Mining machinery manufacturers in Germany have mastered the turnaround. After revenues continued to decline for four consecutive years, the sector is now expecting to break even in 2017. Based on the figures for the first nine months of the year, the mining equipment manufacturers are expecting to at least repeat their turnover of EUR 2.95 billion from 2016, as the Chairman of VDMA Mining, Dr Michael Schulte Strathaus, reported. Revenue from foreign markets is expected to grow by 1% to EUR 2.84 billion. Revenue from the domestic market is expected to fall by 15% to EUR 110 million.
This optimism is based on the increase in incoming orders from abroad since the fourh quarter last year, according to Schulte Strathaus. In the first nine months alone, orders increased by 38% compared to the previous year. In the sector, it is not unusual that a year or more passes between incoming orders and delivery, which is why turnover is expected to grow in 2018 and 2019. Schulte Strathaus also explained that the companies’ presence on almost all world markets allows them to balance even significant fluctuations. At the moment, 96% of turnover comes from abroad and about 11,600 staff are employed.
According to Schulte Strathaus, the decrease in domestic business to EUR 110 million is a byproduct of the “general uncertainty” in the German raw material sector which includes the closing of the last two hard coal mines; brown coal (lignite) is also facing an “uncertain future”. Policymakers’ demand for a quick withdrawal from coal-based electricity places a burden on the sector. Germany operates an energy policy that is fragmented, unpredictable and, from an energy-economy perspective, not always comprehensible. Although there is no ready substitute at hand, the energy supply safeguarded by brown coal (lignite) is being undermined. Schulte Strathaus referred to the statements of experts who have long warned about the incalculable risks for network stability and thus power supply throughout the country. Nonetheless, the sector is hoping to maintain its domestic turnover in the coming year. In the medium and long term, however, results are expected to continue to drop.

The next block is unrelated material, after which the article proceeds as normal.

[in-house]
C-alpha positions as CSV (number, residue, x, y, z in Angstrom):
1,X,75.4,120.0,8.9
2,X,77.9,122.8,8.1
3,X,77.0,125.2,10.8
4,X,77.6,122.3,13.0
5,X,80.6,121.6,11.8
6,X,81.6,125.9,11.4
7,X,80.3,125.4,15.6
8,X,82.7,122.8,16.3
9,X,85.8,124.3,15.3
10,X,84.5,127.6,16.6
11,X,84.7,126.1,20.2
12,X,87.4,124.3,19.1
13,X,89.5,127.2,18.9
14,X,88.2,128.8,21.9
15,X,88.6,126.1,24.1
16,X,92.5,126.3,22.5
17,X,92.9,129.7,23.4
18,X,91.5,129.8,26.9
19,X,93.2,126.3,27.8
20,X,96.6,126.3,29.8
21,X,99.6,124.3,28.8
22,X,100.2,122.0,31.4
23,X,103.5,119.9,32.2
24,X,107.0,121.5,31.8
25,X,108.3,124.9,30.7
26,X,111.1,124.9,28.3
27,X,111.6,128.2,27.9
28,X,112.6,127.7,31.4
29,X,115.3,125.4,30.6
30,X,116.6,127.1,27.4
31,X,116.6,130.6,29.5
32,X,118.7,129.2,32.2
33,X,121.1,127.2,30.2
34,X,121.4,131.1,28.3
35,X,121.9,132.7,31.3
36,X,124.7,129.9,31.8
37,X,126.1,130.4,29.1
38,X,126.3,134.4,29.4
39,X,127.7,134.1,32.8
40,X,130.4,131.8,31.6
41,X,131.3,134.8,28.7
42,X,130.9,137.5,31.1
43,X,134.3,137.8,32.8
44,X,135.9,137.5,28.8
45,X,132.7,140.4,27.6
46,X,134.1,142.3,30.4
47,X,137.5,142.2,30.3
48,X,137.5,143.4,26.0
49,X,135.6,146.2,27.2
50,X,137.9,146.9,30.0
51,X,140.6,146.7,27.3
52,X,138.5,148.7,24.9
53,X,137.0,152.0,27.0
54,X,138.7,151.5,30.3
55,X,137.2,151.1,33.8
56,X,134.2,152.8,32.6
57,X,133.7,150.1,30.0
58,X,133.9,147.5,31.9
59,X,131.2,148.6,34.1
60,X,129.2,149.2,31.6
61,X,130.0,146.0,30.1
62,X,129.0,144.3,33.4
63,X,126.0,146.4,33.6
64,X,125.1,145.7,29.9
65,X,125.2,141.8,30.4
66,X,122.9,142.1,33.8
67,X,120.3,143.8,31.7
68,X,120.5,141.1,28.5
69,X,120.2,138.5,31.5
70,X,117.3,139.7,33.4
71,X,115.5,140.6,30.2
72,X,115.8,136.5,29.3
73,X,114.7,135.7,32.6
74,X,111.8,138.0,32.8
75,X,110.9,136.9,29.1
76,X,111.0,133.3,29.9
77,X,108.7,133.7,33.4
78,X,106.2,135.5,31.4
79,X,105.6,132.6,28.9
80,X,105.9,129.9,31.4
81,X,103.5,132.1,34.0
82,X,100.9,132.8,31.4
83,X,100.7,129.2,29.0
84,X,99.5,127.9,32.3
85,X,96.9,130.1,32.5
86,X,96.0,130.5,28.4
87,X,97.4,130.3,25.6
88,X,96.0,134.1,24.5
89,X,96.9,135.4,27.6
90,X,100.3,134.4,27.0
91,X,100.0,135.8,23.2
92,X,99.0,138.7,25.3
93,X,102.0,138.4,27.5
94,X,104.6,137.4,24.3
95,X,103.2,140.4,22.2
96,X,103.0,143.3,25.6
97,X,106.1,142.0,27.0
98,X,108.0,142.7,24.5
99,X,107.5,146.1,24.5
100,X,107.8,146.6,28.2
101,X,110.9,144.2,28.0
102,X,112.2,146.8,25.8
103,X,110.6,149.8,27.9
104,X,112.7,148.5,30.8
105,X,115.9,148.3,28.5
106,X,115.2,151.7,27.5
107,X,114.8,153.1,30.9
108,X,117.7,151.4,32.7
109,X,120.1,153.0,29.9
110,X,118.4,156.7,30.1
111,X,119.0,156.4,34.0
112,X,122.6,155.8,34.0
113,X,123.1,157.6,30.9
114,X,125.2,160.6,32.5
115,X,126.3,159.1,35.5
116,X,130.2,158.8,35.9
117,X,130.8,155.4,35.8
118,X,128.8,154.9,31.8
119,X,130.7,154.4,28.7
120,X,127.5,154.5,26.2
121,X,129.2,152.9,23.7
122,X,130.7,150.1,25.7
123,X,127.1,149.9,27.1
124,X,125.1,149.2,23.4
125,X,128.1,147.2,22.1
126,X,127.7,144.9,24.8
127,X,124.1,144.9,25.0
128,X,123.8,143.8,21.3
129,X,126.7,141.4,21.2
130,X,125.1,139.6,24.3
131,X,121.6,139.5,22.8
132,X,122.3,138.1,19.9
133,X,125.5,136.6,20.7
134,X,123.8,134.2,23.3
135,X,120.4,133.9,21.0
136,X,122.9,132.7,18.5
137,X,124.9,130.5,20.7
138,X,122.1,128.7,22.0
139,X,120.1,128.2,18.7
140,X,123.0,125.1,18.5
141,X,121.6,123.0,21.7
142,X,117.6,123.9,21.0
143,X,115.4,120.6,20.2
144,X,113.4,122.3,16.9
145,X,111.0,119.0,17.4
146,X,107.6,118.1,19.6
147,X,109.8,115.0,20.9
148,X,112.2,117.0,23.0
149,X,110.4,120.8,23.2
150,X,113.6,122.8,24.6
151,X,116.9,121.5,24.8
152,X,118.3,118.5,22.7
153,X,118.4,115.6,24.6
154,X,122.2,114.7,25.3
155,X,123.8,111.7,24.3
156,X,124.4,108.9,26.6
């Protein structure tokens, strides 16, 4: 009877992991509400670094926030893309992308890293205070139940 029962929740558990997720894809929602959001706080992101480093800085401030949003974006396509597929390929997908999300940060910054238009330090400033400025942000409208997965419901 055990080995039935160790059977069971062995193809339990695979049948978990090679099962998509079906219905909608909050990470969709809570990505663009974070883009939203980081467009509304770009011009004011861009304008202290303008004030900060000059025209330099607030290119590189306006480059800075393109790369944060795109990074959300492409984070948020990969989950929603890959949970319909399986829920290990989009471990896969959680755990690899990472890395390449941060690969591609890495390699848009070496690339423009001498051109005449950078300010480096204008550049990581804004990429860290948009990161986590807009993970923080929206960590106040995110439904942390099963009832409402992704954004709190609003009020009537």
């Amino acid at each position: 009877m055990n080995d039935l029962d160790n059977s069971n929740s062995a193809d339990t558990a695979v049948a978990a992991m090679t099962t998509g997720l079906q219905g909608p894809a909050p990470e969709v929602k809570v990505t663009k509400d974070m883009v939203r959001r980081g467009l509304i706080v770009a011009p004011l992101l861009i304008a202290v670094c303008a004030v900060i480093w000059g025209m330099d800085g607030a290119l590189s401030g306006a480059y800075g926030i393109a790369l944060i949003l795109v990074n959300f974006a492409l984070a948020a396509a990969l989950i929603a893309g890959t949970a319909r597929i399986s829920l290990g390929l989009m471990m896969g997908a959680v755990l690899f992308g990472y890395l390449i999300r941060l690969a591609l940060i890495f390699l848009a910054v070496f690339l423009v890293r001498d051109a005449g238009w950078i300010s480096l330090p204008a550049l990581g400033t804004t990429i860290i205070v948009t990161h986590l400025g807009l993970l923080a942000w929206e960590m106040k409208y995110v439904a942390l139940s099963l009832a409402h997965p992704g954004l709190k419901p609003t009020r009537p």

The largest export region for mining equipment is the EU. In the first nine months of 2017, approximately 28% of exports went to EU countries, which is 7% more than the year before. Conveyor technology, safety systems and accessories, in particular were sold. Business is also going well for tunnel construction. Turnover is expected to remain the same or even grow in 2018. About 15% of exports went to the second largest country of exportation, the USA. This represents an increase of 5% compared to the previous year. According to Schulte Strathaus, US President Donald Trump has for the most part upheld his promise of not reducing coal extraction or closing coal mines. And jobs were also preserved. The sector anticipates a further growth in exports to the USA in the year ahead.
Exports to China and Russia also increased. Mining technology “Made in Germany” remains popular in China according to the Chair of the VDMA trade association. The focus remains on high-performance mines. Small, unsafe and inefficient mines need to be closed and replaced by new and larger operations. A backlog was created in Russia that could be partially realized this year. Manufacturers expect their business to improve in both countries.